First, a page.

Folsom Prison mandru

johnny_cash
In a previous post we looked at the first verse of the Dieri translation of the Johnny Cash song “Folsom Prison Blues”. In this post we will look at how Greg Wilson and the Dieri Elders based in Port Augusta have translated the second verse of the song (we had a go at singing it at the third workshop in Adelaide on 4th April but have not yet made a proper recording).

Nganhi kupa nganarnanhi, ngandri yatharna wanthiyi
“Kanku ngumu ngamamayi, wata makitanhi pirkirna”
Renonhi mathari palirnanhi ngathu nhayiyi
Ngathu traina ngararna nganhi matya yindrayi

Translated into English this means:

When I was a child (my) mother said
“Be a good boy, without playing with guns”
In Reno I saw a man die
When I hear the train I just cry

As mentioned for Verse 1, this is not exactly the same as the original Johnny Cash song as it had to be adjusted it to fit the Dieri words to the tune.

The words and their meanings are the following:

nganhi means ‘I’ when it is used with a situation that only involves a single participant (used with an ‘intransitive verb’ — for this grammatical distinction review this post)

kupa means ‘child’

nganarnanhi consists of the verb root ngana ‘to be’ plus the ending -rnanhi which is used to link together two events that occur at the same time and involve different subjects — here ‘I’ and ‘mother’

ngandri means ‘mother’

yatharna wanthiyi means ‘said long ago’ and consists of the root yatha-rna ‘to say, tell’ and the element wanthiyi that means ‘action done a long time ago’

kanku means ‘boy’

ngumu means ‘good’

ngamamayi is the order form of the verb ngama-rna ‘to sit’ so it means ‘(you) sit down!’

wata means ‘not’

makitanhi consists of makita meaning ‘gun’ (it comes from the English word “musket”) plus the ending -nhi meaning ‘with’

pirkirna means ‘play’ and includes the ending -rna which is used to link together two events that occur at the same time and involve the same subject — here ‘you sit down and you don’t play with guns’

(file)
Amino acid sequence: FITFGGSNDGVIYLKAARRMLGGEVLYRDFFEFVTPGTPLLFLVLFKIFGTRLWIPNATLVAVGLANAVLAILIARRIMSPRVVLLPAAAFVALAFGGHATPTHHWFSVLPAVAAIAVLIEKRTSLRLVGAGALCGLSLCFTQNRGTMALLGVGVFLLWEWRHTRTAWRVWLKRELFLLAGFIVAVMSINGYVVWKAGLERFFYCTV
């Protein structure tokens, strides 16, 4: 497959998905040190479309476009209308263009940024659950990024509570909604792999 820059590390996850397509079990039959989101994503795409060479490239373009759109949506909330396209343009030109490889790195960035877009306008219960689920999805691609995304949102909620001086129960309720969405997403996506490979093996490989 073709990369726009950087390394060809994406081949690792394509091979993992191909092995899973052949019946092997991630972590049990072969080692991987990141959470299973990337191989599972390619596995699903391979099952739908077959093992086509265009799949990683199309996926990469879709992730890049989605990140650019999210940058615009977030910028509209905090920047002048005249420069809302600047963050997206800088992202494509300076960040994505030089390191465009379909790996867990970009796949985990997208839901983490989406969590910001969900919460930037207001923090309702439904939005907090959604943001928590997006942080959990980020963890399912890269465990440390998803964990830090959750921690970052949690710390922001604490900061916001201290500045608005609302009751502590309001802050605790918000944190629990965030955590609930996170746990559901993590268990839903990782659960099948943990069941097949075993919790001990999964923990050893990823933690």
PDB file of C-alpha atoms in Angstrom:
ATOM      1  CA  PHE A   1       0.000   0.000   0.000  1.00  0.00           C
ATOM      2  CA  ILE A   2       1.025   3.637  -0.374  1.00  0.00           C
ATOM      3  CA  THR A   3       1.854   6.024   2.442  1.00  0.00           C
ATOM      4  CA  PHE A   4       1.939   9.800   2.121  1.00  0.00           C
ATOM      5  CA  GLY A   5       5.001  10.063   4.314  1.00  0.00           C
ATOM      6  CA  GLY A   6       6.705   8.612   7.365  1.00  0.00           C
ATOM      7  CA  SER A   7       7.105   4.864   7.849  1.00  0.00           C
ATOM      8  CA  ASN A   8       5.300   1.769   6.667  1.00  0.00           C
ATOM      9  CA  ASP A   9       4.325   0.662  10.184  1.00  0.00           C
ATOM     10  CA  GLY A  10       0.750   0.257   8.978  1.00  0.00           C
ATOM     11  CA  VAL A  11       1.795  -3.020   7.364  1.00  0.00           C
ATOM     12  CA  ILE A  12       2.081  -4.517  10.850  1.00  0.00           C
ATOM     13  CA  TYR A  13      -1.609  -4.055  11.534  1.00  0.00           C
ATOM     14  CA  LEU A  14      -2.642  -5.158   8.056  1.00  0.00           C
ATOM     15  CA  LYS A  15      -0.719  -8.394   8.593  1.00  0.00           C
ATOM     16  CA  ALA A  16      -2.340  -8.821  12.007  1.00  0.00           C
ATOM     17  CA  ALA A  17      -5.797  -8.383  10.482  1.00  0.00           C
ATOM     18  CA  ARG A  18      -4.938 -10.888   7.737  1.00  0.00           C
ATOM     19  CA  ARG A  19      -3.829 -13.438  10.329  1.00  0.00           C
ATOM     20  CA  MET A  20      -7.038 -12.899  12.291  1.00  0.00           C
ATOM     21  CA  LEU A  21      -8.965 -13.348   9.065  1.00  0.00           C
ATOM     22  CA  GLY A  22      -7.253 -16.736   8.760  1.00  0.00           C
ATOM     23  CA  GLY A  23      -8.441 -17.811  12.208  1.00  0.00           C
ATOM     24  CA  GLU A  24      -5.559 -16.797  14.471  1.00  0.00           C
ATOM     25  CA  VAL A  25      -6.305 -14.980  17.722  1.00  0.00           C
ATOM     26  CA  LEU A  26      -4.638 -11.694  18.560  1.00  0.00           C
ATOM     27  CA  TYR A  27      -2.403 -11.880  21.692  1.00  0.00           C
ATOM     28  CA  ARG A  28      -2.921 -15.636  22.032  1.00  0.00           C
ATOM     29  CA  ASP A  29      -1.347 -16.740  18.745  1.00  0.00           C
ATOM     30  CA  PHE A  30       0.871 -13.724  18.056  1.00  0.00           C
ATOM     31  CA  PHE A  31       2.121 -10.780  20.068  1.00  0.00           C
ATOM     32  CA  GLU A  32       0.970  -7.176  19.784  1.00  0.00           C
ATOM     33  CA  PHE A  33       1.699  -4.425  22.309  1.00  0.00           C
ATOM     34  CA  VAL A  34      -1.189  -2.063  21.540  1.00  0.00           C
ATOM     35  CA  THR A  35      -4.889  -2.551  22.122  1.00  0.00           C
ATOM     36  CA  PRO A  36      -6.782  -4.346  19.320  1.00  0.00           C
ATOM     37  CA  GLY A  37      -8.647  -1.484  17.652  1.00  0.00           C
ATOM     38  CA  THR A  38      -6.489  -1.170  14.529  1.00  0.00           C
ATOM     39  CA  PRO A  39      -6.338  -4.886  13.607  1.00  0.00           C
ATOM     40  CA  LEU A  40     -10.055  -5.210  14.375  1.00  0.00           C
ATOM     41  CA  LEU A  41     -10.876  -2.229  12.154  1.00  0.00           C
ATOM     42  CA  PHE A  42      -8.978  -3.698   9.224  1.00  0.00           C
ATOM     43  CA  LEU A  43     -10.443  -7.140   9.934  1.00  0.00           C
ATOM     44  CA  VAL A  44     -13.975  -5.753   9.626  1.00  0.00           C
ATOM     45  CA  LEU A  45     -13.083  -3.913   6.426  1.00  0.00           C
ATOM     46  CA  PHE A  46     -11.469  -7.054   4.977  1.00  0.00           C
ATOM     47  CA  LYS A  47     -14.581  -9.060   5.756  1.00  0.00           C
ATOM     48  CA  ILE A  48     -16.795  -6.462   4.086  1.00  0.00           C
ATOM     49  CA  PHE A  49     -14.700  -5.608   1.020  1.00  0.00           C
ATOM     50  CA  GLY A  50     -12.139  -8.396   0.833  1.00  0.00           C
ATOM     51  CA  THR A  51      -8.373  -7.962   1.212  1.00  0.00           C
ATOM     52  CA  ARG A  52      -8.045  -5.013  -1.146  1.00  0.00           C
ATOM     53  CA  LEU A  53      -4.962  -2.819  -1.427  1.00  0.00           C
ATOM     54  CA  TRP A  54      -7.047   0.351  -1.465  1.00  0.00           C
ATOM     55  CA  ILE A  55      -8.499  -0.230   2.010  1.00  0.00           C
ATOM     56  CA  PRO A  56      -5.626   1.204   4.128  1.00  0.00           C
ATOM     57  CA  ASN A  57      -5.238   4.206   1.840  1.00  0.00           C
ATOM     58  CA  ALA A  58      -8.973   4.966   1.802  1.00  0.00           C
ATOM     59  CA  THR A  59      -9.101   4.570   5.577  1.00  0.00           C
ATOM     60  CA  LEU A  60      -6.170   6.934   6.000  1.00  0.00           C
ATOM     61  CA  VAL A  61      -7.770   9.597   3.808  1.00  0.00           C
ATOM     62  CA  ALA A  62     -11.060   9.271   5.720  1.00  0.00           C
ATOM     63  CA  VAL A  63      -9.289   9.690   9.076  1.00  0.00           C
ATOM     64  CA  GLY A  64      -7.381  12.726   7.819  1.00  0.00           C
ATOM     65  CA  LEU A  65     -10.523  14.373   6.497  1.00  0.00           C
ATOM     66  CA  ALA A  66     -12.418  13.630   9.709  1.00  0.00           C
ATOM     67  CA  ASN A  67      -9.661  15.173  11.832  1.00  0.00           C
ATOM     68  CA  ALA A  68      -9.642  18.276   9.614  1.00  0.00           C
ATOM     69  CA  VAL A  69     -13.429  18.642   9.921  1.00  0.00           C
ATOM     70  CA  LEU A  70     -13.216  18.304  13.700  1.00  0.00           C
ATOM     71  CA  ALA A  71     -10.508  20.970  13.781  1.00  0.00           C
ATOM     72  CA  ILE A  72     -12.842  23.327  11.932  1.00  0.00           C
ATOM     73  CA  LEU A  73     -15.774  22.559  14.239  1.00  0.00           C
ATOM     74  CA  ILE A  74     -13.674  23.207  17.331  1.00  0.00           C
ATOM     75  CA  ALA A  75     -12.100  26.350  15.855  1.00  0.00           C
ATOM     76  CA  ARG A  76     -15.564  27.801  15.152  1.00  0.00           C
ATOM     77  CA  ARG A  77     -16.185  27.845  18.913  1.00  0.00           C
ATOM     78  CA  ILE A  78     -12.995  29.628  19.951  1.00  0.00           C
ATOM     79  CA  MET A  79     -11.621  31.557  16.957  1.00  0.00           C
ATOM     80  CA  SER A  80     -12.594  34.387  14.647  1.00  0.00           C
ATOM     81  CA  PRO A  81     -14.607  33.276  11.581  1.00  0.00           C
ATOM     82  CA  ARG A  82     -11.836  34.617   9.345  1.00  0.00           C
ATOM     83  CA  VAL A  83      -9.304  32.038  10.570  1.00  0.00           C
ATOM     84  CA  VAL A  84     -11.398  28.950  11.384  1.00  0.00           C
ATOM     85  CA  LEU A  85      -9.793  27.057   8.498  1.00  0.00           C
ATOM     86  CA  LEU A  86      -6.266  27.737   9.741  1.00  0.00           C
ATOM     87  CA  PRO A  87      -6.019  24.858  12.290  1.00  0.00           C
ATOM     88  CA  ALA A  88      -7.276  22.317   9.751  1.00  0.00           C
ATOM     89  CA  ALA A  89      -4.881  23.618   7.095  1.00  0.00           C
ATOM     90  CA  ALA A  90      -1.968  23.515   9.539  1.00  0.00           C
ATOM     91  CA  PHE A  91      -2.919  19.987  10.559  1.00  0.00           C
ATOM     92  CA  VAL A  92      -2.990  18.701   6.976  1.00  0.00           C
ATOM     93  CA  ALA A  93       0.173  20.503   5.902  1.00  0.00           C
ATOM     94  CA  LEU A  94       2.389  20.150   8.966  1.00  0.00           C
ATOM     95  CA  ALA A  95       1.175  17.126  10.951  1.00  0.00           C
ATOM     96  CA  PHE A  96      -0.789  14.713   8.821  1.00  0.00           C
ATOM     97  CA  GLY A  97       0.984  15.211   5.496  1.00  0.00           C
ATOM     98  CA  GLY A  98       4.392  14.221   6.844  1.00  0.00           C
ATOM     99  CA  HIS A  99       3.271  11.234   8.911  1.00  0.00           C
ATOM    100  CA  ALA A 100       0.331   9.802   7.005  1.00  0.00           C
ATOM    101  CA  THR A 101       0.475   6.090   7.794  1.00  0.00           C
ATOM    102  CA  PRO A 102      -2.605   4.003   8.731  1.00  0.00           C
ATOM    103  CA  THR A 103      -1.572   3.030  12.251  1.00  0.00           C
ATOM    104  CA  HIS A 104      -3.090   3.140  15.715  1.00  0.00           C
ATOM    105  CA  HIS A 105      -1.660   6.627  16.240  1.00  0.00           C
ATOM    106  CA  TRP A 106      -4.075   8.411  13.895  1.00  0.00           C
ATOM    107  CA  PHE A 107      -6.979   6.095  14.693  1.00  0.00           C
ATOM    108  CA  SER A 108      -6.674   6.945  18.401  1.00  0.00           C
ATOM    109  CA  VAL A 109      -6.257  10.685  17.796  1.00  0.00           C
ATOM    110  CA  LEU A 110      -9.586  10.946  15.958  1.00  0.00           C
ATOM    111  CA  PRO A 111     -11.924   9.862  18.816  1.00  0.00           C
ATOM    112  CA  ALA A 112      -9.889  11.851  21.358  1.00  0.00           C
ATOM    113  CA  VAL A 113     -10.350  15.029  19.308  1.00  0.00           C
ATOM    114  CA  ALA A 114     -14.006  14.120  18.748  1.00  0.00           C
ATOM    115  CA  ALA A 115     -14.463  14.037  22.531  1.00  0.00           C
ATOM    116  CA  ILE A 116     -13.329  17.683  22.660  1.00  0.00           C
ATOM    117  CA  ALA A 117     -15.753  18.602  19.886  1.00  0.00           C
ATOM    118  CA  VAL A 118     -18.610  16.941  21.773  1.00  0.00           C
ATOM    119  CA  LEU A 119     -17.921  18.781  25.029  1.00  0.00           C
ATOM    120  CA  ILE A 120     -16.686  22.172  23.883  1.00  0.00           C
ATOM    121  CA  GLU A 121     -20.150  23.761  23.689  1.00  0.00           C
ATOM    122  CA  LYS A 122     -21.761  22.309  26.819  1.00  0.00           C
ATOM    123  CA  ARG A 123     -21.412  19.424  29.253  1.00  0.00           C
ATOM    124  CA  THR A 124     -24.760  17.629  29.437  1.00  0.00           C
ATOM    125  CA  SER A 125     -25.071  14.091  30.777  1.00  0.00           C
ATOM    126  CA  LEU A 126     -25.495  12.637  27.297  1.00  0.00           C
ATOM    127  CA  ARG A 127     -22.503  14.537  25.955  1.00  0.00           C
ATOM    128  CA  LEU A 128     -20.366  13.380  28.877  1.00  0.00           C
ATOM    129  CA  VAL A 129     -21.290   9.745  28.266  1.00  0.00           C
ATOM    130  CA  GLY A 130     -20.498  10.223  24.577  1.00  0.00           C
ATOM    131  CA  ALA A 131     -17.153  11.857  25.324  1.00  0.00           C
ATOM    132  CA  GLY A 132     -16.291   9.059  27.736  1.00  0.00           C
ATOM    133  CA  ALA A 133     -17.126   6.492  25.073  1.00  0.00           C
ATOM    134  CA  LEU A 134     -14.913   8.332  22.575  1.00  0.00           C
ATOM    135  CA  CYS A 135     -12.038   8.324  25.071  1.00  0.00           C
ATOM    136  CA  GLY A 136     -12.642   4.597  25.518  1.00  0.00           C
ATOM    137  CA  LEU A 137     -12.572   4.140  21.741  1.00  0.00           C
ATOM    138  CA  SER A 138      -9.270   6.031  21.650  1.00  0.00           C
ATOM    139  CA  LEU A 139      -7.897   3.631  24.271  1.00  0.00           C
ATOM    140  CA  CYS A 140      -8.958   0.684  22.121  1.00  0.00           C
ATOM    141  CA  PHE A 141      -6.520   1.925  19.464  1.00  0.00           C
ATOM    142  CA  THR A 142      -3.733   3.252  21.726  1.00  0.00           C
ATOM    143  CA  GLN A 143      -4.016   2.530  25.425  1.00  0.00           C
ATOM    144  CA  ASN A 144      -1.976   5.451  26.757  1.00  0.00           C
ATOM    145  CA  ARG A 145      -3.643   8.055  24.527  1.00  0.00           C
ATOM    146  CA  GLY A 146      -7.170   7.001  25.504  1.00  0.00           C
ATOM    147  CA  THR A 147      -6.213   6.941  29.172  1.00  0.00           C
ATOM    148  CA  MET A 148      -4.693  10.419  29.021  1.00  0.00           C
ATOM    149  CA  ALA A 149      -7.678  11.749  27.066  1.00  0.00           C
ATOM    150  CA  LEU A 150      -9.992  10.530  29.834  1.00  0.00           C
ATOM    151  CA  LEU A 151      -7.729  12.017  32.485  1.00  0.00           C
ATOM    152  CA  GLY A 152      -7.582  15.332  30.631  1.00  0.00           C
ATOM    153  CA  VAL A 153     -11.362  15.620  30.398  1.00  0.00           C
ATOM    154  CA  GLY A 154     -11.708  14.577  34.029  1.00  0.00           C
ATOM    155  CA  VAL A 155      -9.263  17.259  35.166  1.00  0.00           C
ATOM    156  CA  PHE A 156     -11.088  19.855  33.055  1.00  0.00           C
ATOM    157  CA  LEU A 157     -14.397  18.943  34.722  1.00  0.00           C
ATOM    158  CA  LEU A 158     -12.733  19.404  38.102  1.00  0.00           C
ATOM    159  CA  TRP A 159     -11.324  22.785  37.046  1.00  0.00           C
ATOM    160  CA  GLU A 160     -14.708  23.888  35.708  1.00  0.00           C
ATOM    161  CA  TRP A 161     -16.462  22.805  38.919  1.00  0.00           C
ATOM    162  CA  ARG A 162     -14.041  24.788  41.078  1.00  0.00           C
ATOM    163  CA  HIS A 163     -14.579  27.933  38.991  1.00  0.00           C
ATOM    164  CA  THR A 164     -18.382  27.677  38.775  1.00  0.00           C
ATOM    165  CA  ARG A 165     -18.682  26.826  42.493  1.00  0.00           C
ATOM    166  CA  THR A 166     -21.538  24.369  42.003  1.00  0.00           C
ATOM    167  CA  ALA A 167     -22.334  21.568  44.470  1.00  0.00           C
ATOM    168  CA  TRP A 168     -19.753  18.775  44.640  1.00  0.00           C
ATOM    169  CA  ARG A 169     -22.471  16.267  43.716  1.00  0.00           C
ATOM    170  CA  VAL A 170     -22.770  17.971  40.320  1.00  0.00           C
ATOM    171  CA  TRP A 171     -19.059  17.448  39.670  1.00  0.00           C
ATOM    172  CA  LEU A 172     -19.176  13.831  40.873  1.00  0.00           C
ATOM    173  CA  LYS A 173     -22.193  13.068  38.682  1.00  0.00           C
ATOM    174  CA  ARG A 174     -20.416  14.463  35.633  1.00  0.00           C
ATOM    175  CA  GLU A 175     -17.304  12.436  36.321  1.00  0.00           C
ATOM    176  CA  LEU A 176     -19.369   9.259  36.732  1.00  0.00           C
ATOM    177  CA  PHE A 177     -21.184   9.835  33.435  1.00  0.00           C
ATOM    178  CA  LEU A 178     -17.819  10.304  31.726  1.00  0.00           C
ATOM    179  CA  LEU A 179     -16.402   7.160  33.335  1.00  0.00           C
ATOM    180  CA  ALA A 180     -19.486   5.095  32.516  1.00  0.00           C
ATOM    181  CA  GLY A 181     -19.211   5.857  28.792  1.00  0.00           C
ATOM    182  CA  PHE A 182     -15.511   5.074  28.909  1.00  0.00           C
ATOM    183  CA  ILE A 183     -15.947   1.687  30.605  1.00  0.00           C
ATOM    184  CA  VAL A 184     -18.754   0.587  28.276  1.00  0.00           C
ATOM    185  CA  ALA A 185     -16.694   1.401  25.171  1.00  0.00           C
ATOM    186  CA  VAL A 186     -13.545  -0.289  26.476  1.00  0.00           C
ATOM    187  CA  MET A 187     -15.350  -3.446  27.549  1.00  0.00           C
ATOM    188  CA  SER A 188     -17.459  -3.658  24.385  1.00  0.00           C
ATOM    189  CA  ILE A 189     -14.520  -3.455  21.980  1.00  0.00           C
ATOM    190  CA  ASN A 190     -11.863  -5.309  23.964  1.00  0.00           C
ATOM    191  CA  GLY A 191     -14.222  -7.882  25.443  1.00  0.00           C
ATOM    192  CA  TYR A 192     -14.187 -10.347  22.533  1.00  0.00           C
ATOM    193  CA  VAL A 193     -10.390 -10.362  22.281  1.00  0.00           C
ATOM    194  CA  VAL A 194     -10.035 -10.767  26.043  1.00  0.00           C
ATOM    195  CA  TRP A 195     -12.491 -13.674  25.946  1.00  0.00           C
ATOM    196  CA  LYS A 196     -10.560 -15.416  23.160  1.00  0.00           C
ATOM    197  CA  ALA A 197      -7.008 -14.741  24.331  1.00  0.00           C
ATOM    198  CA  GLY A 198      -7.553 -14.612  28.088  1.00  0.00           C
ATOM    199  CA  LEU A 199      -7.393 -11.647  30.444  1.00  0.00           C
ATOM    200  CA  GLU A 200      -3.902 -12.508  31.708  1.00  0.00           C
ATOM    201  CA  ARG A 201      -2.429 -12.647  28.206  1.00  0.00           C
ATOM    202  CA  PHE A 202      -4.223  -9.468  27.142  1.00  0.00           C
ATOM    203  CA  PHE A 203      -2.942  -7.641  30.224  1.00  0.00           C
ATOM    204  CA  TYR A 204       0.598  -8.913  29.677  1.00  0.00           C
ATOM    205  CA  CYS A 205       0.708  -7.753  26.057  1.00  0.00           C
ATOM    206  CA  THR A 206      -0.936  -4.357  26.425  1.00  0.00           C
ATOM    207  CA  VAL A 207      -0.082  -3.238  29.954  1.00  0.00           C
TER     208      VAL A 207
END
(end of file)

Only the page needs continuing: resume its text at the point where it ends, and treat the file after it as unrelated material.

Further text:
Renonhi consists of Reno plus the ending -nhi meaning ‘in, at’

mathari means ‘young man’

palirnanhi consists of the root pali ‘to die’ plus the ending -rnanhi which is used to link together two events that occur at the same time and involve the different subjects — here ‘a young man dies and I see it’

ngathu means ‘I’ when it is used with an action that affects someone or something else (used with a ‘transitive verb’)

nhayiyi consists of the root nhayi ‘to see’ plus the ending -yi which indicates something happening now (‘present tense’)

traina means ‘train’ and comes from English (remember Dieri words need to end in a vowel so we add a here. Also, Dieri does not indicate ‘the’ or ‘a’ like English does.)

ngararna means ‘hearing’ — it consists of the verb root ngara ‘to hear’ and the ending -rnanhi which is used to link together two events that occur at the same time and involve the different subjects — here ‘the train comes and I hear it’

nganhi means ‘I’ when it is used with a situation that only involves a single participant (used with an ‘intransitive verb’)

matya means ‘already, just’

yindrayi means ‘cry’ — it consists of the verb root yindra and the ending -yi which indicates something happening now (‘present tense’)

In later posts we will discuss Verse 3 and Verse 4 of this song.

2 thoughts on “Folsom Prison mandru

  1. Pingback: Folsom Prison parkulu | Ngayana Diyari Yawarra Yathayilha

  2. Pingback: Folsom Prison mandru-mandru | Ngayana Diyari Yawarra Yathayilha

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